1. Take a quiz, during the first 10 minutes of most Monday classes, covering the material since the previous Monday. No make-up quizzes will be given, but you may drop one. (11-1 * 7.5% = 75%)
  2. Prepare a final project, explained on a separate sheet. Graduate students are expected to put more effort into the final project. (25%)
  3. Extra credit: Undergraduates may participate as subjects in an EEG experiment; graduate students may participate in and help run the experiment (up to 3%)
  1. execution of service-learning responsibilities (timesheets, etc.)
  2. the written reflection will be done as a journal on Blackboard

CONTACTS

Prof. Harry Howard

862-3417 (voice mail 24 hours a day)
Newcomb Hall 322-D, MTW 4-5 pm & by appt
http://www.tulane.edu/~howard/LING4110/

Bridget Smith
Senior Program Coordinator, Campus-Community Partnerships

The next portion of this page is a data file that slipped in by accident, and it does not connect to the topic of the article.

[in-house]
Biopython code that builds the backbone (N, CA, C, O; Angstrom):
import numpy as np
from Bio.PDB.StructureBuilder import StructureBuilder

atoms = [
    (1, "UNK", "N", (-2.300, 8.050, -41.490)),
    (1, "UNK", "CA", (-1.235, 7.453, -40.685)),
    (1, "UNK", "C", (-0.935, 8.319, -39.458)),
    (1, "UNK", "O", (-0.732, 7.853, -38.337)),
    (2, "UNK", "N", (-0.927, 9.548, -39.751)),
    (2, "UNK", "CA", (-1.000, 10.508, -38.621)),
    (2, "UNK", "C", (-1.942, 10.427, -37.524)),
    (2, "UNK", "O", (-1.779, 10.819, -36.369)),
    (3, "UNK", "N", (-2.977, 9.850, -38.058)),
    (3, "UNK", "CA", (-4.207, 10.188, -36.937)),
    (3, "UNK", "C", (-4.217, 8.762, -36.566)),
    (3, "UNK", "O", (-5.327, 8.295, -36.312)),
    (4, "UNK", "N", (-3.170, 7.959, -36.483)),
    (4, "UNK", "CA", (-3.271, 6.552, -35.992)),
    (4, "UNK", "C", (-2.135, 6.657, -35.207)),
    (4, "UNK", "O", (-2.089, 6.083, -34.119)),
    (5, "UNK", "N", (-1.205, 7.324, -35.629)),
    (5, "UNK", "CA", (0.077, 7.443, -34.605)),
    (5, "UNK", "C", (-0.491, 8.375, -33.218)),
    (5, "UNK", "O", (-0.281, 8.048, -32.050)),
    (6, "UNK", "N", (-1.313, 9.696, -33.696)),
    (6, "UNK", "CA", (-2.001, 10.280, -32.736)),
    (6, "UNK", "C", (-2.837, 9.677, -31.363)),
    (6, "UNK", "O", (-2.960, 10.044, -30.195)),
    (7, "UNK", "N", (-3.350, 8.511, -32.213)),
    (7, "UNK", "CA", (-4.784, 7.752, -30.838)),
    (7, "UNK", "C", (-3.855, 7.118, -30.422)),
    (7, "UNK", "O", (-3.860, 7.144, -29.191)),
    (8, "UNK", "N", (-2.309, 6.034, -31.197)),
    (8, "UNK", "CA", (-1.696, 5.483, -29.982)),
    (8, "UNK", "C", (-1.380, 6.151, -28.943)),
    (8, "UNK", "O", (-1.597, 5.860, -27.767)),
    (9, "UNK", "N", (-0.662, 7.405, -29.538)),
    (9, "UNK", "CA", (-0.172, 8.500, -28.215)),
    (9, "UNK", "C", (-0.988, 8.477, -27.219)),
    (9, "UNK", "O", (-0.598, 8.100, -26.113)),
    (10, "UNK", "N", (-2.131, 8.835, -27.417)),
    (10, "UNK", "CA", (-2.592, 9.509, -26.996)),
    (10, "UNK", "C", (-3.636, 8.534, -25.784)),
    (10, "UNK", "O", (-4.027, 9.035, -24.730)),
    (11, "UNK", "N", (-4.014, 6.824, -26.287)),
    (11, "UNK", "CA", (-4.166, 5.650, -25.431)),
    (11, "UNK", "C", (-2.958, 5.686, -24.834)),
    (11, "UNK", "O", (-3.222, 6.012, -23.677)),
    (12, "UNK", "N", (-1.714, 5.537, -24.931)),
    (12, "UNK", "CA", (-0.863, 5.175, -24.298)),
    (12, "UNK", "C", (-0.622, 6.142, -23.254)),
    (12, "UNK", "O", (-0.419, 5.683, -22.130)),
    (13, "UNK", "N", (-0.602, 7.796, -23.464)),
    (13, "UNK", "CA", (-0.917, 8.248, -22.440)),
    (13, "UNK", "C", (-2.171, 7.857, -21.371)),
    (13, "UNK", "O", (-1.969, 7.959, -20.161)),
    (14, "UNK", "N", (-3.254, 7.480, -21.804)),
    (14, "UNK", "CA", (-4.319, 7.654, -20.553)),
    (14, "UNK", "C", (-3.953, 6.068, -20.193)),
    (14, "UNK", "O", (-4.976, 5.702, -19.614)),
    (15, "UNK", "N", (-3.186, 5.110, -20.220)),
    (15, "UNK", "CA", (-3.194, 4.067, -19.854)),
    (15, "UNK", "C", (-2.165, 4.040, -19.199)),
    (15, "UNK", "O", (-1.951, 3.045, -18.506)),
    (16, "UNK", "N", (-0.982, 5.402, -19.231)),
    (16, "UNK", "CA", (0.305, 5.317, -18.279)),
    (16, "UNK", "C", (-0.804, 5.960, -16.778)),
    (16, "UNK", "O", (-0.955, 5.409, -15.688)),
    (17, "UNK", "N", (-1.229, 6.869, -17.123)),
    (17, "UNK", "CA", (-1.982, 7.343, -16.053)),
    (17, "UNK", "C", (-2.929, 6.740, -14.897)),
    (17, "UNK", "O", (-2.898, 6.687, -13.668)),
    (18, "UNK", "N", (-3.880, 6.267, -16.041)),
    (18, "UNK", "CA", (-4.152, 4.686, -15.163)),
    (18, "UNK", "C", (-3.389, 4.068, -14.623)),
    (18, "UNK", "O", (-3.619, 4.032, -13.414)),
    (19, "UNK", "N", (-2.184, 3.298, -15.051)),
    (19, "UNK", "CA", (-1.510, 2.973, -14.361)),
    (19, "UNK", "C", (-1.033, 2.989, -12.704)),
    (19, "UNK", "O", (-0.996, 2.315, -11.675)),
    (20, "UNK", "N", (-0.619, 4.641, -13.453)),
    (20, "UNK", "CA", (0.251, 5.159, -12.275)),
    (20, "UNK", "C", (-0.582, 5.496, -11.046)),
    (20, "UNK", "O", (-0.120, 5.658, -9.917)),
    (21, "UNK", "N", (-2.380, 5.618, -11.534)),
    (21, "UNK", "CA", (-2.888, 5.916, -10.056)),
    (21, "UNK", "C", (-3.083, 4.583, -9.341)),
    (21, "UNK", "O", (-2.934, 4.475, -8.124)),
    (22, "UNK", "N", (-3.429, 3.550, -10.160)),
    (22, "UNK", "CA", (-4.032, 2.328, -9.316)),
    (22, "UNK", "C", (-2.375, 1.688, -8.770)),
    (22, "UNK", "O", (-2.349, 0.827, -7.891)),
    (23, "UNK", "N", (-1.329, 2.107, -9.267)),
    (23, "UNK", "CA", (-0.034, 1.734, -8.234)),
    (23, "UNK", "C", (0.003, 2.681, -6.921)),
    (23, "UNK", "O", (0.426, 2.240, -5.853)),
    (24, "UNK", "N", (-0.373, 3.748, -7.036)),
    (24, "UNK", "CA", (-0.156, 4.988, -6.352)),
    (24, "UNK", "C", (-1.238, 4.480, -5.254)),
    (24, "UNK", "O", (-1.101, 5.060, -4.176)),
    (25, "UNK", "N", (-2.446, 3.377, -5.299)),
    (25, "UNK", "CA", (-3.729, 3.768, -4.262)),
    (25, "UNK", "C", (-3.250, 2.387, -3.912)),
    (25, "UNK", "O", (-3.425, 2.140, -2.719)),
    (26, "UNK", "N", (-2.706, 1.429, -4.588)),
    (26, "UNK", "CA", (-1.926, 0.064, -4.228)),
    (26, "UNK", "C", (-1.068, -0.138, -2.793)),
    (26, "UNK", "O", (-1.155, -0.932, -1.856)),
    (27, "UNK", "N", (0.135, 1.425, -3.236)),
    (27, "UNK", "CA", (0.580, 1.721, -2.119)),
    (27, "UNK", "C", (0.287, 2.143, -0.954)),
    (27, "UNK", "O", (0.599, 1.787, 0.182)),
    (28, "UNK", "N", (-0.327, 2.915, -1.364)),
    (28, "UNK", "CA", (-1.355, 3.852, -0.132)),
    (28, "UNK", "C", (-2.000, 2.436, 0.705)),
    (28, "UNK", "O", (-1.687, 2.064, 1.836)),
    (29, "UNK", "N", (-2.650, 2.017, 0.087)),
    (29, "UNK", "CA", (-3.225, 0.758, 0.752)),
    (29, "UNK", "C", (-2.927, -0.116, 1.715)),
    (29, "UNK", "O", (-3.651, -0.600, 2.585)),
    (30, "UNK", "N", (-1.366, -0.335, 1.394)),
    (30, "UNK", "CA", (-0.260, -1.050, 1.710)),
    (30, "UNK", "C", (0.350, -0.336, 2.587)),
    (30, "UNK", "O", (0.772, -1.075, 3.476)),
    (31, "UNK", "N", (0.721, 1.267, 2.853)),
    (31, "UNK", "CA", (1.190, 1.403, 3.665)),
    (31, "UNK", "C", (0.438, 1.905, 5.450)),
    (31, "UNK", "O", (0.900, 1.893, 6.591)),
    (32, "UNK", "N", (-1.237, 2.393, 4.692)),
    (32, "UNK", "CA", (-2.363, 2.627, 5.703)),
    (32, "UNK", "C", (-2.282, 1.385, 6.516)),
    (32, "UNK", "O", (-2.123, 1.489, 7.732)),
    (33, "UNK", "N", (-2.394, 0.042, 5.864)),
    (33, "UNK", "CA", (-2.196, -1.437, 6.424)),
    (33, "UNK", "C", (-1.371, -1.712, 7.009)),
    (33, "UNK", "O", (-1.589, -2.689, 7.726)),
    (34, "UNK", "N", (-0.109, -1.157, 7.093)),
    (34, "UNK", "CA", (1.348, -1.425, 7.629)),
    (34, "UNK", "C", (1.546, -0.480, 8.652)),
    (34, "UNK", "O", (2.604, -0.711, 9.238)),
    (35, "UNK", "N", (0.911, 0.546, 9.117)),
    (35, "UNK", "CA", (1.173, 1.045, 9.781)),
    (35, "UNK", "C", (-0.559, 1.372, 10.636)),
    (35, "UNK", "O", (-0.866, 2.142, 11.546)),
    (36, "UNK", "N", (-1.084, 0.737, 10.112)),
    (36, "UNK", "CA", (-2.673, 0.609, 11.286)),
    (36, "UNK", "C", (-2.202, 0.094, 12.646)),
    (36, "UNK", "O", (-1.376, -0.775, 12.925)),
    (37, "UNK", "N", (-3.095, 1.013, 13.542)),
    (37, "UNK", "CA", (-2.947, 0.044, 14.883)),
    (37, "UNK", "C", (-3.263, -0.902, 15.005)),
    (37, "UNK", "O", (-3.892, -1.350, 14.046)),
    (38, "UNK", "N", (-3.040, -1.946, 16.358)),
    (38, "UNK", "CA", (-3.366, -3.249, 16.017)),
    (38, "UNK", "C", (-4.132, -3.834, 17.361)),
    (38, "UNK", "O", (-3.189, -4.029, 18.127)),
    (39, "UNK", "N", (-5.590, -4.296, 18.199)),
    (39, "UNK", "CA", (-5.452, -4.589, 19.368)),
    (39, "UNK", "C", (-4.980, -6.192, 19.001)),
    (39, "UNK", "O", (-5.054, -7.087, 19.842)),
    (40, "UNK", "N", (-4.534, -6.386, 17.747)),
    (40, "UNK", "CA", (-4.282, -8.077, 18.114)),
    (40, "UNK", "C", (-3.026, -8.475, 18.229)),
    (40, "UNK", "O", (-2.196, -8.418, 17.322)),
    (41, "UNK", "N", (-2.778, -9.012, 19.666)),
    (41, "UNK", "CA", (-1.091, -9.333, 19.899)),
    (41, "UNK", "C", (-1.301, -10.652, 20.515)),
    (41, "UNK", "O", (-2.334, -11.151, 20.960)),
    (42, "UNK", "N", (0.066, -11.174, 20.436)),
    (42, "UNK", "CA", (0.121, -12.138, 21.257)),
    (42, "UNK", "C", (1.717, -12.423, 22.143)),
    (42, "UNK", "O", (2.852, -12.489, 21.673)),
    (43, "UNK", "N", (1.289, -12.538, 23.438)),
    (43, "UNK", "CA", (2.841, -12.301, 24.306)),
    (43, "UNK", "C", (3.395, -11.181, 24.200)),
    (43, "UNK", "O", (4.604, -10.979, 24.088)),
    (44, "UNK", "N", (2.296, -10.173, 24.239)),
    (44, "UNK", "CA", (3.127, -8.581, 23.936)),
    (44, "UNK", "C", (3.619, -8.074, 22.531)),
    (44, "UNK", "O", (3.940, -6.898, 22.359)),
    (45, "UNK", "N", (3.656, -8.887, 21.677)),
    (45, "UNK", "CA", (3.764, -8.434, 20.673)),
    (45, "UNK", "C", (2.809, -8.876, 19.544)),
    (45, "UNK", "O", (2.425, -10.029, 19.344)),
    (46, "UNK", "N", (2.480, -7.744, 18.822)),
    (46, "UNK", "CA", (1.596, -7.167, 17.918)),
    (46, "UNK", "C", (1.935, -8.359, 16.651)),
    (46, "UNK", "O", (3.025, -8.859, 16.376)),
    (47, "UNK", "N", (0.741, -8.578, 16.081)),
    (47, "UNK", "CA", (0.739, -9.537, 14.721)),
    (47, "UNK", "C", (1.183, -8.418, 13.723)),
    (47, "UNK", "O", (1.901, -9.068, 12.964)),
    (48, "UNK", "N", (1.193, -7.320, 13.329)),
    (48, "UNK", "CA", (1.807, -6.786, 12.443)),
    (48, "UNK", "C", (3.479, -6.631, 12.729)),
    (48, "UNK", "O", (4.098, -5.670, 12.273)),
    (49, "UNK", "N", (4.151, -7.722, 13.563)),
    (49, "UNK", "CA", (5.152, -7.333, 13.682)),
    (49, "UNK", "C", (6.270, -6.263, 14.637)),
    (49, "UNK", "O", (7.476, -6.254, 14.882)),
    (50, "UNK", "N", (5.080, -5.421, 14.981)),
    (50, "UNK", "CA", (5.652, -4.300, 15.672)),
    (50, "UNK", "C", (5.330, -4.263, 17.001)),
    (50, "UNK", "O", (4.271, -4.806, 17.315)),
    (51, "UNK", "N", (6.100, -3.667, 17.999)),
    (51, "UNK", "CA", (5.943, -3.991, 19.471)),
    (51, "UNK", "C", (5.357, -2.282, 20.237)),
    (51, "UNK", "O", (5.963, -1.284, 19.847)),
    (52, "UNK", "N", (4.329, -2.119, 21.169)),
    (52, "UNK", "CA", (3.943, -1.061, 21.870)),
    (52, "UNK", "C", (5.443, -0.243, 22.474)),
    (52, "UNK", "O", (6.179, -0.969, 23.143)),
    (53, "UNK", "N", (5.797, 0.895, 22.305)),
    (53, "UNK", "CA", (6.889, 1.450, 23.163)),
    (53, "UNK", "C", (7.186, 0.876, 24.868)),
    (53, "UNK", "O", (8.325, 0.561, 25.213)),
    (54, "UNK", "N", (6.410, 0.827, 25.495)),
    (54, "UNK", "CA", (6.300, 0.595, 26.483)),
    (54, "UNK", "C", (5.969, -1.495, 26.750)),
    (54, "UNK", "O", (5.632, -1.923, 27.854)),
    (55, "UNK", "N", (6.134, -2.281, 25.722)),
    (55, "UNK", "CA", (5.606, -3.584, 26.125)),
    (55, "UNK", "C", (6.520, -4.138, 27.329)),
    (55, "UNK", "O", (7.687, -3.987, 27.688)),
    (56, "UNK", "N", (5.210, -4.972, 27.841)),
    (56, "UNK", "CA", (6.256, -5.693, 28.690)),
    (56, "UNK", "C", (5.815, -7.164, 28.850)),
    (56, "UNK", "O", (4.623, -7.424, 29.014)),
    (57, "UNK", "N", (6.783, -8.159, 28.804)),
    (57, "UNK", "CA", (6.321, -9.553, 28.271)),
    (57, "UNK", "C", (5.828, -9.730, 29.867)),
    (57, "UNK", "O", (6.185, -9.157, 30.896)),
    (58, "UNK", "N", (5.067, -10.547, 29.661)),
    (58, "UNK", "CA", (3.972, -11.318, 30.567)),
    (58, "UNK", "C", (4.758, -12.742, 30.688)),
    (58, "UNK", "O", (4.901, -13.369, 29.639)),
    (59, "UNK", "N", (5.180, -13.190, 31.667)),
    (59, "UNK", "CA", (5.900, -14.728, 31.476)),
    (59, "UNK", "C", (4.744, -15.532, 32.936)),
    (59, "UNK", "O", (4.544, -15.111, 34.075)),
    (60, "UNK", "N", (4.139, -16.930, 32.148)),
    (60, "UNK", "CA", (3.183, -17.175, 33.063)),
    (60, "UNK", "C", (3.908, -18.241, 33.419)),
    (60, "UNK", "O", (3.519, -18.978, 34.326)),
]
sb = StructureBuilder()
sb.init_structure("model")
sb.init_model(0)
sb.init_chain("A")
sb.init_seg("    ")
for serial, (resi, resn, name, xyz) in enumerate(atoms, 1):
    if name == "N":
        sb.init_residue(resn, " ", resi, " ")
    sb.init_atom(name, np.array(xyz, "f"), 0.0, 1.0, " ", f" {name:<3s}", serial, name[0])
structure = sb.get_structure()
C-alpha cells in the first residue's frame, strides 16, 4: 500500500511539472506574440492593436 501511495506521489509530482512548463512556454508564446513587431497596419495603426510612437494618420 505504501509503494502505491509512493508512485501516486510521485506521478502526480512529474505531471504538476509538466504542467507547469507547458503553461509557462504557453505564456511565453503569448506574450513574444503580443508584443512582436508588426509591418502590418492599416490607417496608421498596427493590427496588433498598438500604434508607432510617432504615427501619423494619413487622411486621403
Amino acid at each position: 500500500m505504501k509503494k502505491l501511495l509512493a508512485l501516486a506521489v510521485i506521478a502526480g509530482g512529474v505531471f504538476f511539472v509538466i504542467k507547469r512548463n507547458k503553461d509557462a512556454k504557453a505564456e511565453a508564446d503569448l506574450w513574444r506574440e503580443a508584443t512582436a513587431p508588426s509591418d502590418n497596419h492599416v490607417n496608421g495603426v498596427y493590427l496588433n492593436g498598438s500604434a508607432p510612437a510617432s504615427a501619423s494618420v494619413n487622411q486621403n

Tulane University's Center for Public Service
327 Gibson Hall
o: (504) 862-3322
f: (504) 862-8061
bridget1 at tulane dot edu

Code of Academic Conduct

 “The integrity of Newcomb-Tulane College is based on the absolute honesty of the entire community in all academic endeavors. As part of the Tulane University community, students have certain responsibilities regarding work that forms the basis for the evaluation of their academic achievement. Students are expected to be familiar with these responsibilities at all times. No member of the university community should tolerate any form of academic dishonesty, because the scholarly community of the university depends on the willingness of both instructors and students to uphold the Code of Academic Conduct. When a violation of the Code of Academic Conduct is observed it is the duty of every member of the academic community who has evidence of the violation to take action. Students should take steps to uphold the code by reporting any suspected offense to the instructor or the associate dean of the college. Students should under no circumstances tolerate any form of academic dishonesty.” For further information, point your browser at http://college.tulane.edu/code.htm.